Teammates In Football and Service to Tech

Like many of their fellow Arkansas Tech University alumni, Larry Brown and Jim Murphy pay forward what they received from Tech by volunteering for projects such as ATU Alumni Association breakfast during final exams.

“It gives the alumni a chance to talk and interact with the students,” said Brown. “It gives us the opportunity to wish them luck and let them know that there are people who want them to do well. The students have gotten to where they look forward to it after all these years. They appreciate it so much.”

And so there they are, most often in the Rothwell Hall lobby for at least one morning at the end of each fall and spring semester, just like they have for the better part of a decade.

“We thoroughly enjoy it,” said Murphy, a 1971 graduate of Tech and 2013 inductee into the ATU Hall of Distinction. “It’s a way to get back on campus and be involved. Both of us have tried to be involved in as much as we can because it keeps us young to come back here and interact with the students.”

The bond between Brown and Murphy dates back to August 1968 when they became Wonder Boys football teammates. Murphy was an offensive lineman and sophomore in academic status, but already an adult following a stint in the U.S. Air Force. Brown was a freshman, known by some as the ‘Marianna Mauler’ in recognition of his hometown and his relentless style of play as a running back.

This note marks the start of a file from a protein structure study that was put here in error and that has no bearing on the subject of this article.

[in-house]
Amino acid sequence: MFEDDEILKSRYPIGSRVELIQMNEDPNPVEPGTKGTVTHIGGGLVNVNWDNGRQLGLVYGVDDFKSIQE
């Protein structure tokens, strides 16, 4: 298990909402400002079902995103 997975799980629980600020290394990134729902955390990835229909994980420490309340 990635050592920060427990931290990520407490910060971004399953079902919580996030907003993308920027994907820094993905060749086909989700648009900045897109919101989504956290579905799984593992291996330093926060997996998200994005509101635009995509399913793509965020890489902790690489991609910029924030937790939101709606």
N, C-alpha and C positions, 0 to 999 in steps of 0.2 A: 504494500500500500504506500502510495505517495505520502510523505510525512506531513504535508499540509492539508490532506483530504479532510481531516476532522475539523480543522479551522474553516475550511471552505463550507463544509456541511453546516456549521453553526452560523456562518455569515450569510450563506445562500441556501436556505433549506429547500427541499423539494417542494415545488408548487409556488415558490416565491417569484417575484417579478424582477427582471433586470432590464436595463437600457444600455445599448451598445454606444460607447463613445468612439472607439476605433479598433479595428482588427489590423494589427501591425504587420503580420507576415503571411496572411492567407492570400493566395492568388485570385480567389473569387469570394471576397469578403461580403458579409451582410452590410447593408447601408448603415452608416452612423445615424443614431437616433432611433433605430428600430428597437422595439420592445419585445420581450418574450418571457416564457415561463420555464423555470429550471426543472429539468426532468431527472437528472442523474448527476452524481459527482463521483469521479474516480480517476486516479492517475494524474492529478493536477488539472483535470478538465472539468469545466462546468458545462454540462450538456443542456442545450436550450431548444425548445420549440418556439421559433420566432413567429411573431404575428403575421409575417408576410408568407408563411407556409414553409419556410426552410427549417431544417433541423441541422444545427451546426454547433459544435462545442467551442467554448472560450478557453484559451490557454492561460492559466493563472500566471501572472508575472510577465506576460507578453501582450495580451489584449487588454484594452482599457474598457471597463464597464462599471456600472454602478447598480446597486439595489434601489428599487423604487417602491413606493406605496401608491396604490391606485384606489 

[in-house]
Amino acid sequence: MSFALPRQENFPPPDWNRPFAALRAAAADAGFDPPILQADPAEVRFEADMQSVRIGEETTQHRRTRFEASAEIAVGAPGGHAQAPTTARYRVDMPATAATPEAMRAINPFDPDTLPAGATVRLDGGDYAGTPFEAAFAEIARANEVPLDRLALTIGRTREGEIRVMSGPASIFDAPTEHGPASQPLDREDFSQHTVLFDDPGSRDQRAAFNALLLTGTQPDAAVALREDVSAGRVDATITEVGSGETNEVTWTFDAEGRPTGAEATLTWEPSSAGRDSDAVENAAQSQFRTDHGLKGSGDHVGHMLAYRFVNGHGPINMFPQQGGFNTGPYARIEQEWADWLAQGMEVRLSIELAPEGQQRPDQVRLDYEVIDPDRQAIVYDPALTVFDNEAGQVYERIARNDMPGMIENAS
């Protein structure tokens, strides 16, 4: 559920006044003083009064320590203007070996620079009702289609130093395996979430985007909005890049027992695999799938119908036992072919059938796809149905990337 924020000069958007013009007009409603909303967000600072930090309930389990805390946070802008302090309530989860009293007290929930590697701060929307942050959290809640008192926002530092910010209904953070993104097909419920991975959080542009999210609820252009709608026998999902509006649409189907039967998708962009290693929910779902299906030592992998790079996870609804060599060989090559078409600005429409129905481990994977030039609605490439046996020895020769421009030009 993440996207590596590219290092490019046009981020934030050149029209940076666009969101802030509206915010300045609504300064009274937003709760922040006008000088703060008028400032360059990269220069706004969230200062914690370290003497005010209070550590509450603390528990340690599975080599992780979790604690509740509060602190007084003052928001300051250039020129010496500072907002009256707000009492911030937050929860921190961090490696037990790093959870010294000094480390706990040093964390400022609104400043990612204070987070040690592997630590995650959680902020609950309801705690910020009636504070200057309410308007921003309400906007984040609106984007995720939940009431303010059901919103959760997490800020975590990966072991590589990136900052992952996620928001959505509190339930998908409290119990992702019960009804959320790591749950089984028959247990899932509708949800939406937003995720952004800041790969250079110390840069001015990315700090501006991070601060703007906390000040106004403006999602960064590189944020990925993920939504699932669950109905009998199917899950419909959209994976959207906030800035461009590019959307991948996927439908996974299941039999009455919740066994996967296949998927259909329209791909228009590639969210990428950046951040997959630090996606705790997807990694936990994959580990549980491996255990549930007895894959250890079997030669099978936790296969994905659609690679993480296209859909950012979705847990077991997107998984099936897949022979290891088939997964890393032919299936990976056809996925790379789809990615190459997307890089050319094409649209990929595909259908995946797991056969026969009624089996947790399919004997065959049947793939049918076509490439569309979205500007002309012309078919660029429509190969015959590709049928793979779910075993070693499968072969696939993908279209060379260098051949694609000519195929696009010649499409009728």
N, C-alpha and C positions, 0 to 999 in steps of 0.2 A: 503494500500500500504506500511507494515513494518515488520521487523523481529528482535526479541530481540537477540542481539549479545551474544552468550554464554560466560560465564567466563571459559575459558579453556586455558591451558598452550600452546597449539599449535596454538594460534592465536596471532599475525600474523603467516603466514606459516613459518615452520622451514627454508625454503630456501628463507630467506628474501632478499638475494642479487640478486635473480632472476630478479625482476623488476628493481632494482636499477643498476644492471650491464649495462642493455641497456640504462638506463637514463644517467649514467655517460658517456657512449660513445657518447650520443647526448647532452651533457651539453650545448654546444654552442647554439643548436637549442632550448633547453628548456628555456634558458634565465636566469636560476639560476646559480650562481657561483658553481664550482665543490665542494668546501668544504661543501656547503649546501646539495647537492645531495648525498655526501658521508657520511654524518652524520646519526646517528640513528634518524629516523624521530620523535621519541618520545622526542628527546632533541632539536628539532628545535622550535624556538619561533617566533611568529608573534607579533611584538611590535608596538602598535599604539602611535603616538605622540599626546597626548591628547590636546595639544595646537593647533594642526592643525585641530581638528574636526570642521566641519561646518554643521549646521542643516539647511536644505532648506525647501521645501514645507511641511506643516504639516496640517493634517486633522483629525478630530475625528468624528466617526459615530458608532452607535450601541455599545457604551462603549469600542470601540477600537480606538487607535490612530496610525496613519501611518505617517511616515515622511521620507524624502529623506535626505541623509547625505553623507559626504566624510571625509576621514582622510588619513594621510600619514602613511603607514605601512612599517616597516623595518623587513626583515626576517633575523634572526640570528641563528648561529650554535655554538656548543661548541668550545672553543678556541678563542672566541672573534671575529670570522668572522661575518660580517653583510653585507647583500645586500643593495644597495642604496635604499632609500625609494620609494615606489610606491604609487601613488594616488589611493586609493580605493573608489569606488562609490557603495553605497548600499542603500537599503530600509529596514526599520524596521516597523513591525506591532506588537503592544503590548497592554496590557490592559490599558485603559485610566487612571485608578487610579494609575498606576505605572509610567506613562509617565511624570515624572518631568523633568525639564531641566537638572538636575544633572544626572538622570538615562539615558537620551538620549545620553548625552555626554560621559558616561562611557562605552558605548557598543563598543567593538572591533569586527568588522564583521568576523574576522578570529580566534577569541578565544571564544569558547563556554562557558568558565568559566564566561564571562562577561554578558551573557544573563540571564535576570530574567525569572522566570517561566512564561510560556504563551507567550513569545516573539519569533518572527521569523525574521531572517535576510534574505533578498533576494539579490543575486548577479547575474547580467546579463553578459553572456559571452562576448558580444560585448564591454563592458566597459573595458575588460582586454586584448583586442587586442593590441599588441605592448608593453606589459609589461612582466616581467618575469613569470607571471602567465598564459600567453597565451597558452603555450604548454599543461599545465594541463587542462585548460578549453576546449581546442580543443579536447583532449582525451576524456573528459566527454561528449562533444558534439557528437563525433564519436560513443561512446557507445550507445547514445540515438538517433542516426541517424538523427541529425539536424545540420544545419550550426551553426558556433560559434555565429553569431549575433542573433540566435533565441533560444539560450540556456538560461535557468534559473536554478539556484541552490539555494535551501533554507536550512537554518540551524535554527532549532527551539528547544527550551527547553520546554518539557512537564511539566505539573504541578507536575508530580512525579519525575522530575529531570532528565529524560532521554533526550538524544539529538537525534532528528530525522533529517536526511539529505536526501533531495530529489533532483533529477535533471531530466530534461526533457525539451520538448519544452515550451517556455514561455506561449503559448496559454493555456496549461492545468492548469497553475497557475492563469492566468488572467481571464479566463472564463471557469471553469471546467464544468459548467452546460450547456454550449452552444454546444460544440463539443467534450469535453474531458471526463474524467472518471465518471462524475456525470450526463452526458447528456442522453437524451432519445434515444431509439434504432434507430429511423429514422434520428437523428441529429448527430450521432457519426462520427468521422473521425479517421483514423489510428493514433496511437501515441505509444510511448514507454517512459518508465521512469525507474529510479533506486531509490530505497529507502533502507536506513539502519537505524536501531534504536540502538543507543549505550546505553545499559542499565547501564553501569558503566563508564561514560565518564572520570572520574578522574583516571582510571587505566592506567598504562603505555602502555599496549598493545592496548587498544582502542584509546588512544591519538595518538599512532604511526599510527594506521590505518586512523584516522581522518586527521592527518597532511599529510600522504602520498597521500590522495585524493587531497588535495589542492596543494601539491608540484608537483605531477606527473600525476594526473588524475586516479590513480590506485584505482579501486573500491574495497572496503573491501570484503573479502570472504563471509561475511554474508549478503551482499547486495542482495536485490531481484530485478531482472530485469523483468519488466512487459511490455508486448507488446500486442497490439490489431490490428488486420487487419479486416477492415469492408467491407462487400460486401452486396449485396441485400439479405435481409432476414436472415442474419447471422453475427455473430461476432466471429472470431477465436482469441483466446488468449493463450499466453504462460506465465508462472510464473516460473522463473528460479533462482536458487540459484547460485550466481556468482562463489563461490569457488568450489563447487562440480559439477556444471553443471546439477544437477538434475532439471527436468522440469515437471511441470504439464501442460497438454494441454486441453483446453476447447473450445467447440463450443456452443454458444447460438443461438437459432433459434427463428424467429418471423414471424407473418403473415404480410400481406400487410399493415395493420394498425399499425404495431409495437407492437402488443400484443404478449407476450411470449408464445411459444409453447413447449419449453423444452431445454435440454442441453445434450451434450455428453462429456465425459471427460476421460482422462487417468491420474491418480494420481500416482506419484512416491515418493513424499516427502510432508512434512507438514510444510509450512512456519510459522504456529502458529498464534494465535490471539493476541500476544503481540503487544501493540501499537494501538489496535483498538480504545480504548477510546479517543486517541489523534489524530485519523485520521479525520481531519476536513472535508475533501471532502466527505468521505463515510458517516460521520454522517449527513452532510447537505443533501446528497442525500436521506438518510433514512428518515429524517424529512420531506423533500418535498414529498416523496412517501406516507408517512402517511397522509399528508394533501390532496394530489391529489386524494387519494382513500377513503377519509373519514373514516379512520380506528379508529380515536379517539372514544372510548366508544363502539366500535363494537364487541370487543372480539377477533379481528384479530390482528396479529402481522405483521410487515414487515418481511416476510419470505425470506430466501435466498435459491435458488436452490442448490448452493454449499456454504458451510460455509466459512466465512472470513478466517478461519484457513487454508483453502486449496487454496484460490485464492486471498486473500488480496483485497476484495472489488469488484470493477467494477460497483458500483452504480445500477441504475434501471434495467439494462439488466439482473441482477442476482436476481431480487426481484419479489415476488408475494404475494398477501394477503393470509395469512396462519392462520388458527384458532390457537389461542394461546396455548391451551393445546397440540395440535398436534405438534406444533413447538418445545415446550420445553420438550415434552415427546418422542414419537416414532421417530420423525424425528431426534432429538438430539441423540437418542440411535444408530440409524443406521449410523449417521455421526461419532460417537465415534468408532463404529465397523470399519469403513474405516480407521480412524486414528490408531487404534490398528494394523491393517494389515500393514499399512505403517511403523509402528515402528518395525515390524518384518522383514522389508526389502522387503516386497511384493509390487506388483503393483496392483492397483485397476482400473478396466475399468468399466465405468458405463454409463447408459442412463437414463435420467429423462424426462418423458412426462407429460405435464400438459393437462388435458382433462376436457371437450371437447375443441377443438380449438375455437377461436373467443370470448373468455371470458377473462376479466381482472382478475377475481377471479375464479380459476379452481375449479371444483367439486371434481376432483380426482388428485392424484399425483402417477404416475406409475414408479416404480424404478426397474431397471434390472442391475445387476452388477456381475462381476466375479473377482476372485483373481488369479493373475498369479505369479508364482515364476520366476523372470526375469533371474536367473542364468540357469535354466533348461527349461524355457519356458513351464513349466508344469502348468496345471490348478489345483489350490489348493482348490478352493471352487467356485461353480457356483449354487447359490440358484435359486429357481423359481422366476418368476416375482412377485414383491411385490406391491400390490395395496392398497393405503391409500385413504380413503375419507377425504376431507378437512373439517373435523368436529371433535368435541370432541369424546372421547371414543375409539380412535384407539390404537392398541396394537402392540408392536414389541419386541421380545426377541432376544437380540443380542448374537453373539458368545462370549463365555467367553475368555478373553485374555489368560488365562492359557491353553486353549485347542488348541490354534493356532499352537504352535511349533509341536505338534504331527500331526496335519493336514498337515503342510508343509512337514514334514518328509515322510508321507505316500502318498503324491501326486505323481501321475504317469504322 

“(Brown) came on to the campus with a bang,” said Murphy, “but he was able to follow up with that too, so we accepted him as a freshman. We were friends right from the start. He, Gerald Harvell and me…we were like the Three Musketeers. I had a car, so I was everybody’s friend because a lot of them didn’t have cars at the time.”

Arkansas Tech won the 1968 Arkansas Intercollegiate Conference championship. Brown became a featured back the next season and rushed for 1,118 yards on a 1969 squad that finished second in the AIC and ended the season on a four-game winning streak.

“Larry understood the people up in front of him,” said Murphy. “We’d open the holes up, and all he needed was a crease. We’d give him that, and he knew we would.”

During the final season that Brown and Murphy were teammates, the Wonder Boys earned the 1970 AIC championship.

Brown said that at a relatively small 205 pounds, Murphy was the ideal pulling guard.

“(Murphy) had great technique,” said Brown. “It wasn’t about being big. If you had good technique and you knew angles in that kind of offense, then you could do it. Size helped, but you had to have all the rest, too.”

Murphy’s blocking helped Brown complete his career with 3,603 rushing yards, a total that still stands as the most by an individual in ATU history.

It wasn’t the final time that Murphy would help his teammate find a path to success. Brown credits Murphy with helping him get situated in Russellville after he retired from a career that included stints in the U.S. Marine Corps and working for the Arizona Department of Corrections.

Brown also points to Murphy as a key figure in encouraging him to complete his bachelor’s degree from Arkansas Tech in 2010, nearly four decades after Brown’s final game in the green and gold.

“All those years coming back for Tech Homecoming events, Jim was always there and was always a friend,” said Brown. “It got to where I would stay at his house when I would visit, and we called it Jim’s Motel. The friendship just grew during that period of time…the 20-year reunion, the 25-year reunion. I became part of his group. To this day, he remains my best friend. I couldn’t have found anybody who could keep me in touch with Tech the way he has. This school gave so much to me when I was younger, and now I get the opportunity to give back.”

Photographed: Arkansas Tech University alumni Jim Murphy (left) and Larry Brown (right). 

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